She returned to him and its as though technology has somehow exacerbated domestic violence to the point of her present scenario. She gave her attacker passwords, usernames, cellphone access, email access, and a host of other very sensitive information based solely on the pretext that he was 'an undercover FBI agent' and at no time thought to as for some form of confirmation or conclusory evidence to prove this. She never once stopped to wonder why an undercover FBI agent would ever tell anyone about themselves.

    Hillariously enough she actually still lives in the same town as her attacker/abuser. from TFA:

    "No body is going to believe all of this stuff," Sarah said. "Even now I have a lot of shame. I have a lot of blaming myself."

    This is a natural response to realizing you have completely rendered the hard work and assistance of teams of crisis responders and police completely null and void. We all make mistakes, however Sarah seems functionally incapable of the cognitive process by which we learn from those mistakes and grow.

  • by Jason Levine (196982) on Wednesday May 07, 2014 @03:25PM (#46942583)

    If someone is actively hiding something from their spouse because they think their spouse will react negatively to it, then there's a problem with the relationship. However, this doesn't mean that the spouse has a right to see EVERYTHING that person says/does. In the parent's comment, they related the tale of a husband who monitored every cell phone message, Facebook post, and e-mail message his wife made/received. That's not normal behavior. I don't monitor my wife's messages. In fact, I'm not even on Facebook and she is. She could easily be saying nasty things about me there without me knowing. However, I don't demand to see/approve everything she says because I respect her. She's not "property" for me to "manage", she's my spouse and my equal in our relationship.

    And lest anything think it only works one way, there are plenty of women who are as controlling as the example above. Either way, if you are demanding to see everything your spouse writes/says, there's a problem in the relationship.

  • by khellendros1984 (792761) on Wednesday May 07, 2014 @03:31PM (#46942645) Journal
    It seems like you have cause and effect backwards, here. Having privacy, even within a married couple, is healthy. There needs to be trust that your spouse isn't going to purposefully do something to harm the relationship. For instance, my wife texts and calls friends, and I generally don't know the content of those conversations. My wife telling me if I ask is trust, and it's healthy. If I demanded access to her E-mail, phone history, etc, that's not healthy, and it wouldn't be her fault if she wanted to maintain a corner of privacy in her life. You can't blame my jealousy and irrationality on her actions.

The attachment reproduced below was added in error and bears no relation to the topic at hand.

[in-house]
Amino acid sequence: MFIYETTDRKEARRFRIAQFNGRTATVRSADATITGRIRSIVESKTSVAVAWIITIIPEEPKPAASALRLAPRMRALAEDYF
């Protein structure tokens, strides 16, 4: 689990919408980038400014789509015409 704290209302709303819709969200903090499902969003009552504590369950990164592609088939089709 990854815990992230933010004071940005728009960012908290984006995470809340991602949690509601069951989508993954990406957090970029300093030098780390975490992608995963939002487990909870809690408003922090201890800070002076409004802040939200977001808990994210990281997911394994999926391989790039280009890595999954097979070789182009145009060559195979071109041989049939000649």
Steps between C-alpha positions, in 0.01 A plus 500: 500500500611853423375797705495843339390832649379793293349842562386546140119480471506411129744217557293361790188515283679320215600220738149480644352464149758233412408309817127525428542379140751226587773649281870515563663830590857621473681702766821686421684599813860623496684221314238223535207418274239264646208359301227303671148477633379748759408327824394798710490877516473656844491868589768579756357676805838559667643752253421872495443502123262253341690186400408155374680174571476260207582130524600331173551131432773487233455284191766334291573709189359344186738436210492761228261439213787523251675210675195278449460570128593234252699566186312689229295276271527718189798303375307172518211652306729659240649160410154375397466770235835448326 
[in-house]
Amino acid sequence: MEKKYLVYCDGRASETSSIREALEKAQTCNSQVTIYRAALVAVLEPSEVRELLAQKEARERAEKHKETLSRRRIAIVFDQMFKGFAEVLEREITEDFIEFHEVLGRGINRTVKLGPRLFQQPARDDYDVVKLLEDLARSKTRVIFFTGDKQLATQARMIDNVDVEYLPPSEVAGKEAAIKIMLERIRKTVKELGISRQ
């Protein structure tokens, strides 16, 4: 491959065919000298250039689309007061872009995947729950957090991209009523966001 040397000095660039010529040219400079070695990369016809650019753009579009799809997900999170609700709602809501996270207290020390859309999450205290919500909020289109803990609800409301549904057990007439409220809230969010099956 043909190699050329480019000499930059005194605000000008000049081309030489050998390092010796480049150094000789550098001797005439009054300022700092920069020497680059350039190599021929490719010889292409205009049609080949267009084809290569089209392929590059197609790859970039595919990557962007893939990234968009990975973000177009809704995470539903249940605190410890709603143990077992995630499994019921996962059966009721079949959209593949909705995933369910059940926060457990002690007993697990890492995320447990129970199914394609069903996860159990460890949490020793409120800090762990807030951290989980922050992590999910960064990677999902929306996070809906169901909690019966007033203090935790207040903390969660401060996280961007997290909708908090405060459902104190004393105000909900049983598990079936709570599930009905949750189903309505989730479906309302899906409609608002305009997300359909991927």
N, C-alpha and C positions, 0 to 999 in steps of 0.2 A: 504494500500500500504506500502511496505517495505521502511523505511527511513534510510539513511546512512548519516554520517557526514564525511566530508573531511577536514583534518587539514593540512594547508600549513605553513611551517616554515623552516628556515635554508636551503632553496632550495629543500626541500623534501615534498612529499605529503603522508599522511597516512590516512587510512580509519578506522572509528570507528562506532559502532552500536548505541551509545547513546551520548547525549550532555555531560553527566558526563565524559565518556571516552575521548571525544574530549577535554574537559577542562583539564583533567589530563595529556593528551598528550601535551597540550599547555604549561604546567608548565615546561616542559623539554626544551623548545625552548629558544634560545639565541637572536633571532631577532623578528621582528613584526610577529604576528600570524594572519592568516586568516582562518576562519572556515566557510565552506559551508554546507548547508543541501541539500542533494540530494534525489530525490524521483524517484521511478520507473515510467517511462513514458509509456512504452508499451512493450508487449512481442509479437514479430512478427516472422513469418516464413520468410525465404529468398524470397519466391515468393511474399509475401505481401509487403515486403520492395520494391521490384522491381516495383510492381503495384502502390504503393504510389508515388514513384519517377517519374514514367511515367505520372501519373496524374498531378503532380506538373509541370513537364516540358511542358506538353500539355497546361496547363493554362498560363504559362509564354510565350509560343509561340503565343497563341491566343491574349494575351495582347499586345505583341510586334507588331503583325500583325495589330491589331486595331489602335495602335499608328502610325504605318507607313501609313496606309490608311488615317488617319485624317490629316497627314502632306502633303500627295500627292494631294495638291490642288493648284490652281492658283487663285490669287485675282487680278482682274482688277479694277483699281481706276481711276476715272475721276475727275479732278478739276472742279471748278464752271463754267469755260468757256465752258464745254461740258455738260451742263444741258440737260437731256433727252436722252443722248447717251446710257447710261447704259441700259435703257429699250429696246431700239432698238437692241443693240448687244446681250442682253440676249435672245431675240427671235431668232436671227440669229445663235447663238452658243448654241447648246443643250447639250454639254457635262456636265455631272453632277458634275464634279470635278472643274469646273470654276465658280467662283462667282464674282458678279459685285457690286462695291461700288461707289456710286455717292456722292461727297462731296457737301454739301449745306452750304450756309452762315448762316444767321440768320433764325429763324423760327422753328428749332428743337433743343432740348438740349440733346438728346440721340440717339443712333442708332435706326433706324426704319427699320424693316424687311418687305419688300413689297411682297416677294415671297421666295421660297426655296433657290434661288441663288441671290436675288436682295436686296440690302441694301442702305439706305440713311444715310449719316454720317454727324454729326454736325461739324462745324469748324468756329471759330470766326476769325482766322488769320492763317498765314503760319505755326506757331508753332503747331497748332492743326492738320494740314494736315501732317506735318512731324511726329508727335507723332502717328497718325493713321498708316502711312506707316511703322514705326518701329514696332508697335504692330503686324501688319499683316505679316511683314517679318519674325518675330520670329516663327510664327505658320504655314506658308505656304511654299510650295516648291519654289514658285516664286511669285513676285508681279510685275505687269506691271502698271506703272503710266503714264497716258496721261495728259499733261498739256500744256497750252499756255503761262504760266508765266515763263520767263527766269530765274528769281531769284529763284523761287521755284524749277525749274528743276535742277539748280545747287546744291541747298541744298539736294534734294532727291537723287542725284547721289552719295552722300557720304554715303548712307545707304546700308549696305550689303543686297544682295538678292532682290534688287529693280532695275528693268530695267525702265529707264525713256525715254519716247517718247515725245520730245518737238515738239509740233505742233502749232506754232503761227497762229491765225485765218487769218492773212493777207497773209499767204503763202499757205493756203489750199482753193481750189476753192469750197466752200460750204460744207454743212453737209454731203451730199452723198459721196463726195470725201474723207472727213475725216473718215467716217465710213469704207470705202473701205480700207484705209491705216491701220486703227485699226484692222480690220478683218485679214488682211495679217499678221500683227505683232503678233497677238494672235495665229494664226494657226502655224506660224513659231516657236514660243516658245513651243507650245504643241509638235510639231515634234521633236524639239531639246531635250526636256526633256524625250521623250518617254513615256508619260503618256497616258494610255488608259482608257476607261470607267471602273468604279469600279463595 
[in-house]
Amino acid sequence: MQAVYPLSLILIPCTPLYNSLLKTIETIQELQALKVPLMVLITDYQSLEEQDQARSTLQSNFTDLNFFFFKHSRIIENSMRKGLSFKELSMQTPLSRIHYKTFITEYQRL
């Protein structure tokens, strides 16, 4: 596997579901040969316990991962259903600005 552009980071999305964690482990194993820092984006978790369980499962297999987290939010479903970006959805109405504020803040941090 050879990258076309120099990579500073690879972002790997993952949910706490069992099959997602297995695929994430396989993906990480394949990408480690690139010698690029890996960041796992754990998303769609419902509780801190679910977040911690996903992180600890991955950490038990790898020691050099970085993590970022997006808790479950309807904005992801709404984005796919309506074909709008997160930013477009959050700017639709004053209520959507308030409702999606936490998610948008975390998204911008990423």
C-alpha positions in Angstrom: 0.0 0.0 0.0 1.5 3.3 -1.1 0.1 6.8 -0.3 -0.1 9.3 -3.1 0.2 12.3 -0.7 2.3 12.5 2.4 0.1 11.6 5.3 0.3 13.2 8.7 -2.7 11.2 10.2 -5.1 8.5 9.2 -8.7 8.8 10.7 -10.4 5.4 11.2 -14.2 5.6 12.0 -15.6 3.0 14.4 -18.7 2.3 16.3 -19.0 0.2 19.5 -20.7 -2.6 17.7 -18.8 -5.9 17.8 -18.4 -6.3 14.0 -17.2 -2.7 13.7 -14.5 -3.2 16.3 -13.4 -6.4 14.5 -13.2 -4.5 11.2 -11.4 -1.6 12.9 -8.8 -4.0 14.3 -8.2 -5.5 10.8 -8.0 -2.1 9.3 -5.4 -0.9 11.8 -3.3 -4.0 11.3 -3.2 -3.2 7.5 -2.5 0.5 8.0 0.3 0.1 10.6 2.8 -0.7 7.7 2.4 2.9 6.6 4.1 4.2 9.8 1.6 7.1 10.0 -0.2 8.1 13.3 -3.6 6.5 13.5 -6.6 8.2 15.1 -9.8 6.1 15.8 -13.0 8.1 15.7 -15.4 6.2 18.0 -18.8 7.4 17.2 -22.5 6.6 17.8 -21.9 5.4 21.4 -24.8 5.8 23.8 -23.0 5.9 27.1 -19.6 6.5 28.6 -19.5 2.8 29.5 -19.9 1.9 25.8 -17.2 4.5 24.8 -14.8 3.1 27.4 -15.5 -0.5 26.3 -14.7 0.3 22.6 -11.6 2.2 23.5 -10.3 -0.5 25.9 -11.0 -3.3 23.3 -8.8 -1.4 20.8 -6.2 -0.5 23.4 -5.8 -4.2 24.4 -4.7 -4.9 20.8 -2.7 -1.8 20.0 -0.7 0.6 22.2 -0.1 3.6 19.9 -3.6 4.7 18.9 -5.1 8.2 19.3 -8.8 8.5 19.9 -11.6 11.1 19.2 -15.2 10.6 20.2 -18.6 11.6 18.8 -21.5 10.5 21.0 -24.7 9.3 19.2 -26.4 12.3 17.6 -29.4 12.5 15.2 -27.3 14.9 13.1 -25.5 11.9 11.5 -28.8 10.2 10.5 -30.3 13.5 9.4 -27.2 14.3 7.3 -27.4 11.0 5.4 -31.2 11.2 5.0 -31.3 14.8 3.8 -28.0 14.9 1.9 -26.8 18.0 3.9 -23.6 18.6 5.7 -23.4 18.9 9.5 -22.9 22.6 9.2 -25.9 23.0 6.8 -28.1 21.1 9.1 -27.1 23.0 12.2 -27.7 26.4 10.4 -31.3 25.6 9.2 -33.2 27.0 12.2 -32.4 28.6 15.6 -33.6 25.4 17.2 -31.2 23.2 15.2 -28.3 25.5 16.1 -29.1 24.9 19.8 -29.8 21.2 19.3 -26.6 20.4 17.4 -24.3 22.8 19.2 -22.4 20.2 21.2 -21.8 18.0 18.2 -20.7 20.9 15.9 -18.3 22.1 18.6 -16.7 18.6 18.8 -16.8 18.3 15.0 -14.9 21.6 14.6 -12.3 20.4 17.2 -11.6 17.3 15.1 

If I'm being abusive, then I'm not going to want her to find outside help, and I'm not going to want her to talk to her friends about her problems. I'll want to control every aspect of her life. That's the situation we're looking at, not an otherwise-stable relationship with communications issues.
  • No. (Score:2, Insightful)

    by Anonymous Coward on Wednesday May 07, 2014 @03:42PM (#46942743)

    Sarah was probably abused as a child - that is all the knows. As an adult, she gravitated to a partner the was like her abuser.

    Human beings are not this completely rational animal. As a matter fact, most of our decisions are based on gut feelings (Thinking Fast, Thinking Slow [google.com]).

    And when you mix in physical trauma, people break and do stupid things like run back to their abuser or don't leave. A lot of that is also fear - fear that the abuser will punish them.

    Or to put is this way, to expect rational action from someone in this predicament is completely unreasonable.

  • Re:in b4 idiots (Score:5, Insightful)

    by Penguinisto (415985) on Wednesday May 07, 2014 @03:56PM (#46942861) Journal

    I look forward to claims along the lines of, "It's not abuse unless you physically injure them,".

    It's a hard line to draw without sufficient and legally-clear context; for example, consider a facebook/twitter/whatever post addressed to someone, stating "You look lovely today", posted without any further context from someone you know. To an ordinary non-abused person, and many abused persons, this statement is nothing more than a pleasantry. To someone hiding in a battered women's shelter, this could be a direct threat.

    You see, abusers are (often) smart enough to not use words that any jury member would immediately recognize as a threatening/abusive gesture.

    On the other hand, minus a no-contact restraining order, how do you legally tell the difference in a way that is meaningful? After all, if I said that to some random stranger, and they decide to scream for a cop to lock my ass up... err, what standing is there to do so? Maybe the person in question was raped a day ago and the rapist whispered those words - but I had no clue as to that having ever happened. Saying it may well have hurt the person due to PTSD, but even if I didn't know, there's a legal concept where ignorance of the law is no excuse, so if there were a law that could get me arrested for mental assault (for lack of a better term)...